One of the more disappointing aspects of the hockey stat revolution, if it can even be called that, is that time stops in October 2007. Corsi data goes back no further. Were we to make a graphical representation of our knowledge, we'd have a section labeled October 2007-April 2013 and outside of that would be tigers, griffins, wyverns, and other mythical creatures marking unknown territory. It's a bit of a pin in the balloon of the certainty with which we stat types speak that we have to say things like 'Since 2007-2008...' - I mean, it's a year we all remember pretty well. It's hard to be blown away by anything in that range.
I consider the modern era and thus the Corsi revolution to have begun in around 1995-96. Standup goalies were on the way out, the neutral zone trap was in vogue, and we no longer see teams who win the Stanley Cup with a negative shot differential anymore (like the 80s Oilers). Plus we got 4 more expansion teams which significantly altered one's chances of making the playoffs - before the second round of expansion, 61.5% of teams made the playoffs, now we're down to 53.3%. I just wanted to see how important shots were in a grander scheme than the last six years, so I went all the way back to 1995 and with some hockey-reference finagling, looked at all the non-playoff teams and their shot differentials.
GIANT CAVEAT: I realize that these are loaded up with score effects - teams with poor goaltending are more likely to have good shot differentials because they trail in games more frequently, and teams who miss the playoffs are also likely to be trailing more often. Still, taking a wide view of this data, I think we can still learn a lot from it.
Of the 231 teams to miss the playoffs in the years between 1995 and 2013, 55 had 50% of the shots or better. I didn't run a similar study on the playoff teams to see how many of them had positive shot differentials, but it's pretty clear it's a substantial number. Of those teams who had 50% or better shot percentages and missed the playoffs, 27 of them had made the playoffs the year previous, with an average shot differential of 50.4%, and won an average of nearly 3 playoff games (this counts all teams, whether they made or missed the playoffs, so an average of 3 is pretty good). The 1996 and 2013 Devils, 2003 and 2007 Carolina Hurricanes, 2004 Mighty Ducks of Anaheim, and the 1999 Washington Capitals are six teams who missed the playoffs after having reached the Cup Final the year before, all of whom had shot differentials over 50% the next season. They are also 6 out of the 7 teams who've missed the playoffs after making the Cup Finals the year previous - the other one, the 2006 Oilers, had a positive shot differential the year before their Cup season.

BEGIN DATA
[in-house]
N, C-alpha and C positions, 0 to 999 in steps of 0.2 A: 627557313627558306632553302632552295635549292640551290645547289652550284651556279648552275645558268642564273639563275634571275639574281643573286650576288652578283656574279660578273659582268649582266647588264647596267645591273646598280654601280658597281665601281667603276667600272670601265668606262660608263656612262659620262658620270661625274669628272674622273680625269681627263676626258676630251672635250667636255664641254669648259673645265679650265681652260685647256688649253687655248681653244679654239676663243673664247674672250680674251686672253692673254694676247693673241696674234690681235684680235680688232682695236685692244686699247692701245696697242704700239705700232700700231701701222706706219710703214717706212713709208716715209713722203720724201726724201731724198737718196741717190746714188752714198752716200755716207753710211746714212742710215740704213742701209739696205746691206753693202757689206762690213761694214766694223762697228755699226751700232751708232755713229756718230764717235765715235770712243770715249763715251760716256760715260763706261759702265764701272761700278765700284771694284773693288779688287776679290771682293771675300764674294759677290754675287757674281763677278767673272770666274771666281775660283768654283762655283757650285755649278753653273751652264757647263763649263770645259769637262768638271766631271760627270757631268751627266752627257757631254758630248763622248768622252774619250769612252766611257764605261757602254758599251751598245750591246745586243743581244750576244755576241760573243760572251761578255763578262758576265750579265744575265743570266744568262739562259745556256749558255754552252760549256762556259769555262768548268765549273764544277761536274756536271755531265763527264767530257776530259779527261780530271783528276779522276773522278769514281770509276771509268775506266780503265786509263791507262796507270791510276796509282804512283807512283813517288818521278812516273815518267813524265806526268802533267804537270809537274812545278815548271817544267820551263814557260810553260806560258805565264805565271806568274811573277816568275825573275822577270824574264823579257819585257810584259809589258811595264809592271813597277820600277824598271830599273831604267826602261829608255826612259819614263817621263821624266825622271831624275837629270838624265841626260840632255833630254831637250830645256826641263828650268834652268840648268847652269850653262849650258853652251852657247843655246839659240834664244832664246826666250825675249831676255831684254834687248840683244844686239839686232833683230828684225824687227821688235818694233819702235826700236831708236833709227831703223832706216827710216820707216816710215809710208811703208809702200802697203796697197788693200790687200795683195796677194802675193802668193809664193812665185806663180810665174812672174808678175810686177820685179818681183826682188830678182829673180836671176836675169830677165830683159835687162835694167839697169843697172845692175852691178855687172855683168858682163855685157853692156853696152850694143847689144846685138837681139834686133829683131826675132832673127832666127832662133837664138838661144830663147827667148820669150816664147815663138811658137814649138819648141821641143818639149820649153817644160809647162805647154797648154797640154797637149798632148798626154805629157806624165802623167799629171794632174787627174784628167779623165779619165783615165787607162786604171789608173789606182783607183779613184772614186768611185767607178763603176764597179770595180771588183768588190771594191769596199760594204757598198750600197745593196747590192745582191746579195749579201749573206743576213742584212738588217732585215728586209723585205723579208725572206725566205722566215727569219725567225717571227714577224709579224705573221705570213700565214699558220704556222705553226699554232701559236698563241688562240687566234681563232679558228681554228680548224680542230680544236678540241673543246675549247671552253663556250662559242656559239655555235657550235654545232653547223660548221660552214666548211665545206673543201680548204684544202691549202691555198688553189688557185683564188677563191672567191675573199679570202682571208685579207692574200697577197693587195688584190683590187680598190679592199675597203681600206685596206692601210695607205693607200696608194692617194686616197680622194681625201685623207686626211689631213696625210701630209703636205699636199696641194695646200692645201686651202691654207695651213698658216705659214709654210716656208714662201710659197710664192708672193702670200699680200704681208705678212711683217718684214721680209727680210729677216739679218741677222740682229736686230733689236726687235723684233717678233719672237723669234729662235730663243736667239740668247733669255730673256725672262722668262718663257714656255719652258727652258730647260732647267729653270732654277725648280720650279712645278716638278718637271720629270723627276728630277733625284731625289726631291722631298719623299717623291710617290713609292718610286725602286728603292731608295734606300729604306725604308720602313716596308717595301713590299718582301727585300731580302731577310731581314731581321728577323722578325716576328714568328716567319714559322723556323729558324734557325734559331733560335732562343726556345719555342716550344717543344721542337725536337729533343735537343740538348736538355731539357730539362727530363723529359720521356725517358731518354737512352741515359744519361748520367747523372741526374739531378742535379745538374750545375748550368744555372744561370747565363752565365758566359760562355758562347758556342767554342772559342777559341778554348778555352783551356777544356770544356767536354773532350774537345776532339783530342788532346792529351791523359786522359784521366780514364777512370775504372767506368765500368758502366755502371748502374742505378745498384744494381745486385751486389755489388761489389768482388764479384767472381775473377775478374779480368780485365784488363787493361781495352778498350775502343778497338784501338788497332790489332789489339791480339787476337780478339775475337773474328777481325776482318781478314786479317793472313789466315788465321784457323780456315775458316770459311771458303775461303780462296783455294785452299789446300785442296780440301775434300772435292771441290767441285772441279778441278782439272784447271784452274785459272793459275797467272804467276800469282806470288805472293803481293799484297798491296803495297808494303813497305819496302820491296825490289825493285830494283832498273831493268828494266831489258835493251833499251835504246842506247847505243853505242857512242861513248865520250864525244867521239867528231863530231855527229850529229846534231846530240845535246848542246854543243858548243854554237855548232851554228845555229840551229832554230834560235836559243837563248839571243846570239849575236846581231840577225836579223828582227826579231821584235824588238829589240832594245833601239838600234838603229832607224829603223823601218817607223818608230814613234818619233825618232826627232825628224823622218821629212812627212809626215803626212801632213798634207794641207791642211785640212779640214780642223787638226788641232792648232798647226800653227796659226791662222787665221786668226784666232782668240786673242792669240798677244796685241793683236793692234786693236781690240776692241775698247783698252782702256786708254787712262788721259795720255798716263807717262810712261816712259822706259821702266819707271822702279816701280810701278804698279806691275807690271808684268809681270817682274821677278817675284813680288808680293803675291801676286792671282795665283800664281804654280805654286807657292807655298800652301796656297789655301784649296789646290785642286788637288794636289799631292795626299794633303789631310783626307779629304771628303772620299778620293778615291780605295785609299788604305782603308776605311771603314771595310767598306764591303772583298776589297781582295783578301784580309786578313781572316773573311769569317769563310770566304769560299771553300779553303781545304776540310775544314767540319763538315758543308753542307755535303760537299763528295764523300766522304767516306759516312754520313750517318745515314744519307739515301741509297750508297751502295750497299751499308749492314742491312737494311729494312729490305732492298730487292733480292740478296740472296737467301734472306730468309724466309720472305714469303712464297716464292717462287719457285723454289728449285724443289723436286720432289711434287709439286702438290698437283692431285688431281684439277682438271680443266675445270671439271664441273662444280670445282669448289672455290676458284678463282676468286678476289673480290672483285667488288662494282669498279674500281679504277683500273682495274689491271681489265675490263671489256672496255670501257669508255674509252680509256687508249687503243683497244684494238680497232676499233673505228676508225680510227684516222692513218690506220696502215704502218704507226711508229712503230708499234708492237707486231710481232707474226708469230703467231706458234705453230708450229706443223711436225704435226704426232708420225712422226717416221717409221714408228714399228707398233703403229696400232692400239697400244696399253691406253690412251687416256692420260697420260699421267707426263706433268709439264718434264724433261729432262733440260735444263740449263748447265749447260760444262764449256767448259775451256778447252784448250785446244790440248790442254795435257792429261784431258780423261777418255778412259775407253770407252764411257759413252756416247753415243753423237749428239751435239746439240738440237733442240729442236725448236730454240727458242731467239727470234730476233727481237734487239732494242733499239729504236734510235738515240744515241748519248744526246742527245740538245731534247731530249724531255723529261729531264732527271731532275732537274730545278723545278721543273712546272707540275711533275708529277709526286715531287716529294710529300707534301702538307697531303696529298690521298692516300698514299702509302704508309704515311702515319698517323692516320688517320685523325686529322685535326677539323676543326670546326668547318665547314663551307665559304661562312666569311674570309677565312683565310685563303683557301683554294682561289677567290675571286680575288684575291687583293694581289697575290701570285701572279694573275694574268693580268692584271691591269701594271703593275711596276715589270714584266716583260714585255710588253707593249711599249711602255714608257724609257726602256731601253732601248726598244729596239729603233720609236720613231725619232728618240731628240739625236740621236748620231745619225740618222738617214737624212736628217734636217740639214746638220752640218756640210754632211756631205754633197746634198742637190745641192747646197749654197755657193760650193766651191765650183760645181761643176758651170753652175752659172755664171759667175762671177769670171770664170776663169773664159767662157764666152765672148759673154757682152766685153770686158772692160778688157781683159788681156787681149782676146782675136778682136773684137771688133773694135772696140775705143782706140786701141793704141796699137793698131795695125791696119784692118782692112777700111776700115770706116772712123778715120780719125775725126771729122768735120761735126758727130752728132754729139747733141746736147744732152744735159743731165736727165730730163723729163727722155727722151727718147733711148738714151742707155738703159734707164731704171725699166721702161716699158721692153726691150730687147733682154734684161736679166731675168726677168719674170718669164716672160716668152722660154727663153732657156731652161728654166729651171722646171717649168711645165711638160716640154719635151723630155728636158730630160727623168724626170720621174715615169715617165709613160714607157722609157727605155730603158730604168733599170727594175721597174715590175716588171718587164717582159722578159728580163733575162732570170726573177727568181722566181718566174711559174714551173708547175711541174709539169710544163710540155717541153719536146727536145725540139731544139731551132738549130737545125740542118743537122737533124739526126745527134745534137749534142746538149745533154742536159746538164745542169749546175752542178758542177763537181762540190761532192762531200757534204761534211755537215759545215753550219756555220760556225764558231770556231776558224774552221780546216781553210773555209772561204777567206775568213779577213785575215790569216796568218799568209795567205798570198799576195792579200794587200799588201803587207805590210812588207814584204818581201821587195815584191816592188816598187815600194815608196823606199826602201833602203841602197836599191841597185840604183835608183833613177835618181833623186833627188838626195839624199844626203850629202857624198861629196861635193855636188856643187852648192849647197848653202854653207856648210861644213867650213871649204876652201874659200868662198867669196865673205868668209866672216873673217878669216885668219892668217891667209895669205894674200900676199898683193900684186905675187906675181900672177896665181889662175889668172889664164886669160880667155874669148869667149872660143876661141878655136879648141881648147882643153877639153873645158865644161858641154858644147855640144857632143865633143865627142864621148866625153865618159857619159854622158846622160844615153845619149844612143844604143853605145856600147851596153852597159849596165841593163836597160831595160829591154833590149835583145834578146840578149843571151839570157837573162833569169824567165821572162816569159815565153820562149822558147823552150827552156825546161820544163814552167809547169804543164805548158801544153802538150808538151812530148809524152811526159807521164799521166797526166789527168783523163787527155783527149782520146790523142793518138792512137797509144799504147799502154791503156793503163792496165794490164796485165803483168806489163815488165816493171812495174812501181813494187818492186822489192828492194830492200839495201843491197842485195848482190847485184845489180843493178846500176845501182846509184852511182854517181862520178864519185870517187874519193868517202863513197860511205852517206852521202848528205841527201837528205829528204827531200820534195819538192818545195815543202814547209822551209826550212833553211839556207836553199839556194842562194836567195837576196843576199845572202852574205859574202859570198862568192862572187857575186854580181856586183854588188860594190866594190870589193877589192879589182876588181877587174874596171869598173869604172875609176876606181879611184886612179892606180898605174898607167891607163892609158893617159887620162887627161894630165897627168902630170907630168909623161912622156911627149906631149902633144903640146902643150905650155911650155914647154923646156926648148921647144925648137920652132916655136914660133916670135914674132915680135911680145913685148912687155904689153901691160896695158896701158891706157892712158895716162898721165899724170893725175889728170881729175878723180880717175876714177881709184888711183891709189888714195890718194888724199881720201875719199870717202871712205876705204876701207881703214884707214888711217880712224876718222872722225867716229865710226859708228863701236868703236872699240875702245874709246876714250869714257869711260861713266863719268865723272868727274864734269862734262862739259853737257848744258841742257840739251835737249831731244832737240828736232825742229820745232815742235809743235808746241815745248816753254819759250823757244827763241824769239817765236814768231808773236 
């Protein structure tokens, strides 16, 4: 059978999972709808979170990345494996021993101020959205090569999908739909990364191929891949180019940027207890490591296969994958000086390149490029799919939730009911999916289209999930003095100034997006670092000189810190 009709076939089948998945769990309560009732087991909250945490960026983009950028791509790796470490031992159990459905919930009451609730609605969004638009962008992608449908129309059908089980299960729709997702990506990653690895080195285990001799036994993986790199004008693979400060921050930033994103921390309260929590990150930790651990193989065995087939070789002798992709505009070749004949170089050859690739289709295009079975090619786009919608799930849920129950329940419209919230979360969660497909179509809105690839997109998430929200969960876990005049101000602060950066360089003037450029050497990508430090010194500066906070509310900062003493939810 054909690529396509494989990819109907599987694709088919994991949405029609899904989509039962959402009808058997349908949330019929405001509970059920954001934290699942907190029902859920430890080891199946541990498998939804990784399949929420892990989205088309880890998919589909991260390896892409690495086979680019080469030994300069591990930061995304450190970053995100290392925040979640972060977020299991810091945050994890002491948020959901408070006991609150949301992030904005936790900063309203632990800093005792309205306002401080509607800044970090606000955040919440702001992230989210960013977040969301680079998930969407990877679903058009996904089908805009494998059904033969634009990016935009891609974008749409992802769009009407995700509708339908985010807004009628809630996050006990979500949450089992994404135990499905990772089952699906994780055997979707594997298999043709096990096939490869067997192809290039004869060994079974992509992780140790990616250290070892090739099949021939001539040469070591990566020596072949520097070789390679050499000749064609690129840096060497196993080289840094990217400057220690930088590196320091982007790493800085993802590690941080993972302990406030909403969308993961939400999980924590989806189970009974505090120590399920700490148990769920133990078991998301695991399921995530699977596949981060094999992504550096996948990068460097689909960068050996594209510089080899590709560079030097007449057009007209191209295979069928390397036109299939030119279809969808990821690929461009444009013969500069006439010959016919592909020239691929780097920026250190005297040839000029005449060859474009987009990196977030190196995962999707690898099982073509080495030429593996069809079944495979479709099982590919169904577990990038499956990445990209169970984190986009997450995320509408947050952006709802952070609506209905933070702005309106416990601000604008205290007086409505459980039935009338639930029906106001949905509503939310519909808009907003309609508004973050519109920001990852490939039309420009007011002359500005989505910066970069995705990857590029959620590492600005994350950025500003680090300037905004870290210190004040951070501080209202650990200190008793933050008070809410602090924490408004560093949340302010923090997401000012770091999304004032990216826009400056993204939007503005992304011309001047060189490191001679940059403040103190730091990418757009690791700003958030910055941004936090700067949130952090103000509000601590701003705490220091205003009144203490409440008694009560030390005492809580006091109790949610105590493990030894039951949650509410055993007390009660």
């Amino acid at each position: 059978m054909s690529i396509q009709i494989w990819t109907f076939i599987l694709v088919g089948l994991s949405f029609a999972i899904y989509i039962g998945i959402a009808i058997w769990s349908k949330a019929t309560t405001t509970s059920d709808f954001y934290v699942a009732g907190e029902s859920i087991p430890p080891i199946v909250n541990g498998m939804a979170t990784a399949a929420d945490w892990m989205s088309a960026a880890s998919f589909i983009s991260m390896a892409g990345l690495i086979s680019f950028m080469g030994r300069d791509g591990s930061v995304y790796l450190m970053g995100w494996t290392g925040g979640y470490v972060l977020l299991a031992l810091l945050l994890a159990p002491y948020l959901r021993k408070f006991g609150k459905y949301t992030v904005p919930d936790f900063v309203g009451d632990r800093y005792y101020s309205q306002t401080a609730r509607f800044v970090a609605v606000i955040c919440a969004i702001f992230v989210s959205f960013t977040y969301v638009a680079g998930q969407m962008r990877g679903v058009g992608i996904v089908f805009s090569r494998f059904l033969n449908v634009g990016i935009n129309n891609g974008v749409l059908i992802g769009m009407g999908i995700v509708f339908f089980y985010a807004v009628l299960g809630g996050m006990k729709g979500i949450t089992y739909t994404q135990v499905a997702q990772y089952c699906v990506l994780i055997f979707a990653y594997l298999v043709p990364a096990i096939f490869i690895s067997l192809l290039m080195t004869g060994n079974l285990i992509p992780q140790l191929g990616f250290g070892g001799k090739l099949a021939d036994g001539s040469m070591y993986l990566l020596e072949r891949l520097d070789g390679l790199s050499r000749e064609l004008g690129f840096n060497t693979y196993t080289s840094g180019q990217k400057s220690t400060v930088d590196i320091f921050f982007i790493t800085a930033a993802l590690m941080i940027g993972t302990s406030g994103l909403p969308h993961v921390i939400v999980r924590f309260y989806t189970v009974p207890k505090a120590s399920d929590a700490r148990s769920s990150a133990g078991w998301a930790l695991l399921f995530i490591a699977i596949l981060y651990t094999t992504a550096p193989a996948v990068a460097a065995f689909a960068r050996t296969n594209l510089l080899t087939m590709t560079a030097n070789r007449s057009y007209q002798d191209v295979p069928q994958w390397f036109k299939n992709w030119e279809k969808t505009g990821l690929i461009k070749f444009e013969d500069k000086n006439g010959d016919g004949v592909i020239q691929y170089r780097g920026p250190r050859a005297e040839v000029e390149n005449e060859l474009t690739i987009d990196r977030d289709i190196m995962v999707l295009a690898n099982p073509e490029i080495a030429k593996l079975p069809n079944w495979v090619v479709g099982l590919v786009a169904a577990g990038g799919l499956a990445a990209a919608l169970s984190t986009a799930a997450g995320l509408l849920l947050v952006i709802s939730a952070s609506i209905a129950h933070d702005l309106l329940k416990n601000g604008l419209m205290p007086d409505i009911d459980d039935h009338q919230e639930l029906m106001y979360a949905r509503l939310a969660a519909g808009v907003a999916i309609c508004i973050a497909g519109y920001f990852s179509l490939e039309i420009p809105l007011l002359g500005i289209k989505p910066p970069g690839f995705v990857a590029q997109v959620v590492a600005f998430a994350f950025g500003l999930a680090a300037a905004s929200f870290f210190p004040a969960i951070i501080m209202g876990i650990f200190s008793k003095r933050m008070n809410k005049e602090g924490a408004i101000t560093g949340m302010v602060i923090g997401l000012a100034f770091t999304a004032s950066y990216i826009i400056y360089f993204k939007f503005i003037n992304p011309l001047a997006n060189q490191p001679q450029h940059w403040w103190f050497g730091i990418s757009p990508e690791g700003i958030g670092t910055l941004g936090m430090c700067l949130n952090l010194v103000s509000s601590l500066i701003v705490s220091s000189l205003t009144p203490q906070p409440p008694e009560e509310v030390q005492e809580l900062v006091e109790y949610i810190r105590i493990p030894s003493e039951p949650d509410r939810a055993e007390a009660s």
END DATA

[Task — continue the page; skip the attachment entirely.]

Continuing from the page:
Two teams continually missed the playoffs with a 50+% shot differential - the late 90s Calgary Flames and the late 00s Toronto Maple Leafs. The obvious culprits are terrible goaltending and mediocre shooting - we all know the late 00s Leafs had wretched goaltending in the form of Andrew Raycroft and Vesa Toskala, and the Flames fared no better with a murderer's row of Trevor Kidd, Rick Tabaracci, and Fred Braithwaite.
So how did teams do the season after missing the playoffs with a 50+% shot differential? Not as well as they had done the season before missing the playoffs. Their shot differential is about the same, but only 21 of 52 teams made the playoffs, and all teams only averaged 2.13 playoff wins. However, only 29 teams maintained the 50+% shot differential, and 18 of those made the playoffs. This means that only 3 of the remaining 23 teams who shot worse than 50% made the playoffs the next season. Since poor goaltending is a likely culprit in most of these teams missing the postseason to begin with, it's not that surprising that they couldn't be saved once they fell under the 50% threshold.
I wanted to look at teams with sub 50% shot differentials to see how they do the year after, but I think that is unfortunately mucked up by the fact that this era has a bunch of expansion teams who were pretty likely to struggle for several years. I think we can get by with just Fenwick/Corsi numbers to examine that phenomenon. Regardless, if you have a 50% shot differential or better, you're likely to make the playoffs, and if you didn't make the playoffs with that shot differential, you're likely to make it the next year if you can maintain that level. There's anomalies for sure - the late 90s Flames, the late 00s Leafs, and the 03 and 04 Hurricanes who were particularly ghastly for a team that managed a positive shot differential - but shots are good. Outshooting the other team is good. You tend to make the playoffs if you do it and you tend to miss the playoffs if you don't.